Core systems, workflow tools and notification dashboards in many cases have not been thoroughly reviewed and adapted to match the changes in other systems. This also applies to credit sales and advisory staff, many of which have not yet been trained or involved in the new risk management process.
The challenges increase when accounting for non-credit functions, such as complex product structuring and fund sales, whose inputs are crucial for BELR calculations. For instance, where one institution structures a product around the offering of another institution, the potential counterparty exposure that arises at the latter can increase complexity and impact regulatory risk involved in the sales effort at the former.
Follow-up regulatory reviews by HKMA
BELR implementation reviews by the regulators will add specification to the existing HKMA guidance. The clarifications typically issued in such review processes have a history of being more stringent; for instance, the HKMA clarified in January that for the purposes of BELR, life insurance policies which secure employee financial facilities are only considered acceptable security if certain criteria are met. New clarifications are also likely to outline possible enforcement actions for noncompliance, which will drive constant revisions of internal audit and process management requirements.
To increase organisational preparedness, banks need to review the sales processes, including sales conducted through third party firms, credit and lending department processes, and entity-wide risk functions. After this review, balanced scorecards for employees aligned with BELR should be implemented, along with an ongoing management review process based on these scorecards, to promote organisation-wide compliance.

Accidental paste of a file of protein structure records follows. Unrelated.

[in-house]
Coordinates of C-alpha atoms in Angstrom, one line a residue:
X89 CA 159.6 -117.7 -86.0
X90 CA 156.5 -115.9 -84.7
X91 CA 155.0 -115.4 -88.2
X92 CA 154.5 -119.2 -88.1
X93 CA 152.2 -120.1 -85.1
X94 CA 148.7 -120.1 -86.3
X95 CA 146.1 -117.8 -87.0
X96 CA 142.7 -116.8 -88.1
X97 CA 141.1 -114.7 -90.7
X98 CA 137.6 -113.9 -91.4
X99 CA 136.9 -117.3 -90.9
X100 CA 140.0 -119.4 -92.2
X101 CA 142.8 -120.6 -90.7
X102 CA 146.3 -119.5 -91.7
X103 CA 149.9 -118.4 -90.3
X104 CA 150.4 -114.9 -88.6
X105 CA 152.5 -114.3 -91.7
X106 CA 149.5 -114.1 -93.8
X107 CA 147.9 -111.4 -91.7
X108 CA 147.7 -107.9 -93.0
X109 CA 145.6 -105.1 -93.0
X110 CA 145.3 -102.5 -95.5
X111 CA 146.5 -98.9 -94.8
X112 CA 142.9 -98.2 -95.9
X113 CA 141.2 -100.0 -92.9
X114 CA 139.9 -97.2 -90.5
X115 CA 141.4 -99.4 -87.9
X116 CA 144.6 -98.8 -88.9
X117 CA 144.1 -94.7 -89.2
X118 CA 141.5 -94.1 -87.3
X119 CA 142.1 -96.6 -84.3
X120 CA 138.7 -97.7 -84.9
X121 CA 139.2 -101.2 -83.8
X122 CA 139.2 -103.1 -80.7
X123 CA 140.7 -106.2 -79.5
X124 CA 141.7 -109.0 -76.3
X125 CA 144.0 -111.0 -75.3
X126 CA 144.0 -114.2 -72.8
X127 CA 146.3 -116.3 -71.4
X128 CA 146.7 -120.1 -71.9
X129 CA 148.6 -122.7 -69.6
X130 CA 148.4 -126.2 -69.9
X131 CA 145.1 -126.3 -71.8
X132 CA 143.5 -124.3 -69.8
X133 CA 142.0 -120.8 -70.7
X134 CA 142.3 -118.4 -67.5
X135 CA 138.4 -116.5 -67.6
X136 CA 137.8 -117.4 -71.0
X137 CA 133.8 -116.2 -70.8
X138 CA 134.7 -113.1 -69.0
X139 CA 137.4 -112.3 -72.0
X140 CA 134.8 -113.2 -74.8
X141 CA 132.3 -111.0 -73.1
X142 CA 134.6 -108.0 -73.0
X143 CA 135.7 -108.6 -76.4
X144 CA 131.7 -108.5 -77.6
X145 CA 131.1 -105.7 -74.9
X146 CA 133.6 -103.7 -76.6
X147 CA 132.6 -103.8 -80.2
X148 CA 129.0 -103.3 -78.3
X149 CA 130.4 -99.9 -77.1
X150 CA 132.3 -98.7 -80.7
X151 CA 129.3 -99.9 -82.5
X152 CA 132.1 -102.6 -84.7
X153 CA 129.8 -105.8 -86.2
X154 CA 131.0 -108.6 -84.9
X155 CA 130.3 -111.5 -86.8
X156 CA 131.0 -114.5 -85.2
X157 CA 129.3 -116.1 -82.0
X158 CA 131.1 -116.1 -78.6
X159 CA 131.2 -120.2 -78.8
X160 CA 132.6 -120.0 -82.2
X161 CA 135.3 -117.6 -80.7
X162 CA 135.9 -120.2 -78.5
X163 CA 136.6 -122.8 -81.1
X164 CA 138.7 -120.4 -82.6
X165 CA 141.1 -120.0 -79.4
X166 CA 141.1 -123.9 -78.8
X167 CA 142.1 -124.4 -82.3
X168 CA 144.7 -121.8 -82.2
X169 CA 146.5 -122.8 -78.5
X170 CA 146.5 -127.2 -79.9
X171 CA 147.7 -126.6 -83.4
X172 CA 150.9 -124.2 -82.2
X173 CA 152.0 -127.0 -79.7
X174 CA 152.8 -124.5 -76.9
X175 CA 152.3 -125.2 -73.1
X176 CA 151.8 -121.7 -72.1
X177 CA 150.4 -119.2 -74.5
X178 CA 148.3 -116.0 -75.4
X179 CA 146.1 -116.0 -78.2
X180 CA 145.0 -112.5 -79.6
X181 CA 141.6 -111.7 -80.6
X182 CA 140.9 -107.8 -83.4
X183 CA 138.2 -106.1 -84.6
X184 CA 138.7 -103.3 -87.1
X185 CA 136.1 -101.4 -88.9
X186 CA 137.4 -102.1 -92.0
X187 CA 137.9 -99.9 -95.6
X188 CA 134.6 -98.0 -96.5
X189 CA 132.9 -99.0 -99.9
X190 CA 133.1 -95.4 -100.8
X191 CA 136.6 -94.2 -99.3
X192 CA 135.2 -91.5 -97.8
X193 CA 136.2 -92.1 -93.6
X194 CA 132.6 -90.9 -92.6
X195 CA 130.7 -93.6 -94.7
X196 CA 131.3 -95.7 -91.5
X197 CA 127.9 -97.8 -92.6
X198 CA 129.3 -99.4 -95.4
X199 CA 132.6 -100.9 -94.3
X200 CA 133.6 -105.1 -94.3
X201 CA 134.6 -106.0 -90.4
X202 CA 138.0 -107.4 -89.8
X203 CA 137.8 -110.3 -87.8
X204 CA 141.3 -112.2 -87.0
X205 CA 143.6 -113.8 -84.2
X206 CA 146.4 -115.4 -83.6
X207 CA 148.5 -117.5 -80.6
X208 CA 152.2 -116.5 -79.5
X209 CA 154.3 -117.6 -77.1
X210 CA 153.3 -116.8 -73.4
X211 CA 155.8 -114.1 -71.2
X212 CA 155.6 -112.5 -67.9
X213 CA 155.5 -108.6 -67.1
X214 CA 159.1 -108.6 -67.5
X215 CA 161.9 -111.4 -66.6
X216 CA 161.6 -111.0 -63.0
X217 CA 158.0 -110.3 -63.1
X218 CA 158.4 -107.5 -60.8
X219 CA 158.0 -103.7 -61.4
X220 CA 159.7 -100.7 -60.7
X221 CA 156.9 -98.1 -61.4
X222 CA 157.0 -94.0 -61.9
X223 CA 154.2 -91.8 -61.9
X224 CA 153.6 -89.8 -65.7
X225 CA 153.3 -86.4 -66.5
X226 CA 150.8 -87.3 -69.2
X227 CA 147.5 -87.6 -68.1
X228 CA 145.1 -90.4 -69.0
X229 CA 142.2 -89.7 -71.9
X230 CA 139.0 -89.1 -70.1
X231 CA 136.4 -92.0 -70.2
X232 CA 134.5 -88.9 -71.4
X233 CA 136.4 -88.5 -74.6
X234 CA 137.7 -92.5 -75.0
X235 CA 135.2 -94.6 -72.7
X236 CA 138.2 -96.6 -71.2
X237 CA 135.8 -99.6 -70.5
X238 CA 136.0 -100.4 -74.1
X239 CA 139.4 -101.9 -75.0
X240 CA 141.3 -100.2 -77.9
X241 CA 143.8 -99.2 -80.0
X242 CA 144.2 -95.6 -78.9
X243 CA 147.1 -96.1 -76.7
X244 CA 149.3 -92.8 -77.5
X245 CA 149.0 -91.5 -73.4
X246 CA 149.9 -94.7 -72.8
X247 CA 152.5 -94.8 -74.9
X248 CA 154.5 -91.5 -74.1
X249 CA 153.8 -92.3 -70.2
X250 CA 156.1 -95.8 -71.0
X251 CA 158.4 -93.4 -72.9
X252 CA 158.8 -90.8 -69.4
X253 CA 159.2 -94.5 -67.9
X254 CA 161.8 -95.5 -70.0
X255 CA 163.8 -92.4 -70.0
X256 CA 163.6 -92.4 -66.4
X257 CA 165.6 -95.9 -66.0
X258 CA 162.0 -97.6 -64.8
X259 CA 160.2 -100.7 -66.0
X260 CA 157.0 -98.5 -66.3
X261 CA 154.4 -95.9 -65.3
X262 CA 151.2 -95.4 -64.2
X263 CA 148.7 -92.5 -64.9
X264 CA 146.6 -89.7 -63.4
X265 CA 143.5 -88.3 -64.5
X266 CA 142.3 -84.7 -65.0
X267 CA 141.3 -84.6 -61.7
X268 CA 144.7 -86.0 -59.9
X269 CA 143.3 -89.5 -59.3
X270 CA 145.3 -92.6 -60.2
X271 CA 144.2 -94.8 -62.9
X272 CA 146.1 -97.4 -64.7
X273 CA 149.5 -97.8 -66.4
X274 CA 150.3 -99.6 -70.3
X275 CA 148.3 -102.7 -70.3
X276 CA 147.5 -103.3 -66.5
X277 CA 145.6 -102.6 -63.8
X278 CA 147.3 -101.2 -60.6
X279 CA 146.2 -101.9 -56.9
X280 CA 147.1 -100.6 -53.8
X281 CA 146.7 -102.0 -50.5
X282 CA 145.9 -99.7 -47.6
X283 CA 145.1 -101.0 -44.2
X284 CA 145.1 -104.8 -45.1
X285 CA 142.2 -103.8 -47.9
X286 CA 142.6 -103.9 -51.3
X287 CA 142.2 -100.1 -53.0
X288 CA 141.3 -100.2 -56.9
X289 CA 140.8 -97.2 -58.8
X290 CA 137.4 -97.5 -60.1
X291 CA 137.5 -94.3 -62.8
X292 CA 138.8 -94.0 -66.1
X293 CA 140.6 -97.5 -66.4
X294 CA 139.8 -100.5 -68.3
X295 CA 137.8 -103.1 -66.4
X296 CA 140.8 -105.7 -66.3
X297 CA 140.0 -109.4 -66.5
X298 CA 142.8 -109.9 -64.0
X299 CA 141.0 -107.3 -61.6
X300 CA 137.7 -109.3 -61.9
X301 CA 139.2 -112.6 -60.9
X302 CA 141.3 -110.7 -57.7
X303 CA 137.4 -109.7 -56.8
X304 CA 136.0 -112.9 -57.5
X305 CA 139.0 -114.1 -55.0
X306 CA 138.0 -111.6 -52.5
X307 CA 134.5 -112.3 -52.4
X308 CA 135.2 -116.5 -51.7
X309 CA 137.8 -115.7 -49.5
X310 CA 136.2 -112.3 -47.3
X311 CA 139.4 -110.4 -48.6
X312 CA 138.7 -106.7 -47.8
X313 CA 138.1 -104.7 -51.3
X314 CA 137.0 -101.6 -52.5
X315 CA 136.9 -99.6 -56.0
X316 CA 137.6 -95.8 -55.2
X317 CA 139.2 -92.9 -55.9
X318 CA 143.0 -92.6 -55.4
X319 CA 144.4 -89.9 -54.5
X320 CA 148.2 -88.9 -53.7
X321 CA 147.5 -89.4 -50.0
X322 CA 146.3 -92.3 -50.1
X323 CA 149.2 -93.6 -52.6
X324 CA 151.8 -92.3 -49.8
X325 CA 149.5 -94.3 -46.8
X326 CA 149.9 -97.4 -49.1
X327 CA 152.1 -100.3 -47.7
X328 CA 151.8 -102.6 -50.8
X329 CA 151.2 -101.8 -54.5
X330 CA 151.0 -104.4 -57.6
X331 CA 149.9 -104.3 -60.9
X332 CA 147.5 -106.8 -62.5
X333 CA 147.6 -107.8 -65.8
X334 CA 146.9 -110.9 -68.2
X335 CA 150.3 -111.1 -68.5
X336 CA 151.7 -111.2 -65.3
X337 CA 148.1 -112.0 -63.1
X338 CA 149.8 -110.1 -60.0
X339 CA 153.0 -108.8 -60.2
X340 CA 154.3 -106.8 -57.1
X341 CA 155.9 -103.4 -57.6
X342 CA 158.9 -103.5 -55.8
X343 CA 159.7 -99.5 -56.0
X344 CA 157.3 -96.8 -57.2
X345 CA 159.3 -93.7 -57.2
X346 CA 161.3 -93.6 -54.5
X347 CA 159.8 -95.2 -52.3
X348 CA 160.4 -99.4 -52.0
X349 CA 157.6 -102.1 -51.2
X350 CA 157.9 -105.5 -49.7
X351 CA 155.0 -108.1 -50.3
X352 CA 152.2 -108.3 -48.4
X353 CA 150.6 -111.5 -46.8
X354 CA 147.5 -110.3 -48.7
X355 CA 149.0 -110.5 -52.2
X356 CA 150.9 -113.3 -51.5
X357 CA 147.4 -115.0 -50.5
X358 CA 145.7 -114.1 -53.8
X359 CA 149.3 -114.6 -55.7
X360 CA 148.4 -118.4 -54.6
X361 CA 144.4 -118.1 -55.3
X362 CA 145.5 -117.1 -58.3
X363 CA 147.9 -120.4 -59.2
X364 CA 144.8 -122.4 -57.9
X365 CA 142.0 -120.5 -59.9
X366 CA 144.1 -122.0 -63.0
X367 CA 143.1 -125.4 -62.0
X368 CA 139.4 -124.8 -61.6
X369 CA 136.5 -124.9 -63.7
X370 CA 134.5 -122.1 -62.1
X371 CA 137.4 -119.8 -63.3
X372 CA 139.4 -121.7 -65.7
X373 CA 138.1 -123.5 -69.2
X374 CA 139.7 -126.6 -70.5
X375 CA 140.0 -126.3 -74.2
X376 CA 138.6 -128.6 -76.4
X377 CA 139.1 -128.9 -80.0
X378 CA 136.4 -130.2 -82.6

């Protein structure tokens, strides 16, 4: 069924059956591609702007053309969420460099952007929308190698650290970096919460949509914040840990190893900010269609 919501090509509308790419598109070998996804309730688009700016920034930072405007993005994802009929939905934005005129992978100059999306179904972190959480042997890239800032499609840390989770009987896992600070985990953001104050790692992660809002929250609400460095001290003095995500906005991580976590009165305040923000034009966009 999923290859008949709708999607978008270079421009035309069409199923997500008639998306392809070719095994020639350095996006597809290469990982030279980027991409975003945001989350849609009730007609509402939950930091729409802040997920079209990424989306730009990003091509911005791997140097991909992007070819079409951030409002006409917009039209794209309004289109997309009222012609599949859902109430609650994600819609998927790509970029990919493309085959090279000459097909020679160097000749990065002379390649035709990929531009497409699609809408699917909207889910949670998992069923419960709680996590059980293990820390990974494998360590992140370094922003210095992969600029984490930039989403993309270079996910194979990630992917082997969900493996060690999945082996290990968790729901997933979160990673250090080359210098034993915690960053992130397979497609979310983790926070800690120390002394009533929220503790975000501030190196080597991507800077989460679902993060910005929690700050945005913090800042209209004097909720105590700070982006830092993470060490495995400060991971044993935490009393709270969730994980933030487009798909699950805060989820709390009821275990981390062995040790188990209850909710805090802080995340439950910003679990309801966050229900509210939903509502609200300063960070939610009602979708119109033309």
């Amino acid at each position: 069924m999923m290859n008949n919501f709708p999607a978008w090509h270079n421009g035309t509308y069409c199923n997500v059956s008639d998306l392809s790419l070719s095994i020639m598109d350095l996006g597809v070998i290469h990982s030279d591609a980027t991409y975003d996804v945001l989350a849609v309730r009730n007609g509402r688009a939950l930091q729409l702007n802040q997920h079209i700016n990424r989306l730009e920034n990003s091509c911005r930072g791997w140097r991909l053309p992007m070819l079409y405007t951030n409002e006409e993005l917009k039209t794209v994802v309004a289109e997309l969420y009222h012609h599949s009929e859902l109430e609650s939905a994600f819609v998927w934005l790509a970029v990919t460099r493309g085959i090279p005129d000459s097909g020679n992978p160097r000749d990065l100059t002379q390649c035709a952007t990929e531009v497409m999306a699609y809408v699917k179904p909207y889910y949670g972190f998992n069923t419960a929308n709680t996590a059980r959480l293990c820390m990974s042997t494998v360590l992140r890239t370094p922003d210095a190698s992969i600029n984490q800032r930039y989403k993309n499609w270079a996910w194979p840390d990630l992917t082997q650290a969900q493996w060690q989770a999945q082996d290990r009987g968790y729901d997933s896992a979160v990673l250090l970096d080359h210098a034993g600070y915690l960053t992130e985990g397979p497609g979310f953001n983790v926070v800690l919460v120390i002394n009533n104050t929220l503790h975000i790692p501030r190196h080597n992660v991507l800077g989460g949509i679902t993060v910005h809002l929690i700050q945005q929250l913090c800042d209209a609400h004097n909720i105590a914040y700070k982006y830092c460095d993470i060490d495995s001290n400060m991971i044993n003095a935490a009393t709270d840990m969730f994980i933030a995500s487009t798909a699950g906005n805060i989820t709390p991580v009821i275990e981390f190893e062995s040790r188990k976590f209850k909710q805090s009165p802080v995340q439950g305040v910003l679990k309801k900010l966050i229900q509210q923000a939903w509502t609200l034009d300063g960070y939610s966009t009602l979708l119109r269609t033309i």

Implementation in other jurisdictions
Although the HKMA was one of the first to implement rule changes on banking exposure limits, other jurisdictions will follow in due course.
In this regard, financial institutions will need to consider the interim implementation risks of cross-border differentiation: i.e., if products being sold in Hong Kong are originated, bought or structured in another jurisdiction. Data in other jurisdictions will need to be assessed based on Hong Kong requirements, where any differences identified will necessitate change in the sales process for cross-border trades.
For institutions in other jurisdictions looking to prepare for similar rules, it is important to understand and benchmark Hong Kong’s BELR with their own home regulatory frameworks, and to closely monitor the actions taken by Hong Kong entities to achieve compliance.
The change from a direct exposure to a framework that includes multiple levels of exposure also necessitates significant updates to an authorised institution’s internal risk reporting processes. These changes need to be unified and communicated across the entire organisation, as they become standard components of staff workflows.
One of the key challenges for authorised institutions in the coming years will be to set up a cross-jurisdictional BELR governance structure while continuously updating the local framework without hampering operational efficiency.
Gregory Achache is Associate Partner, and Tim Alvner is Senior Consultant, at Synpulse Hong Kong.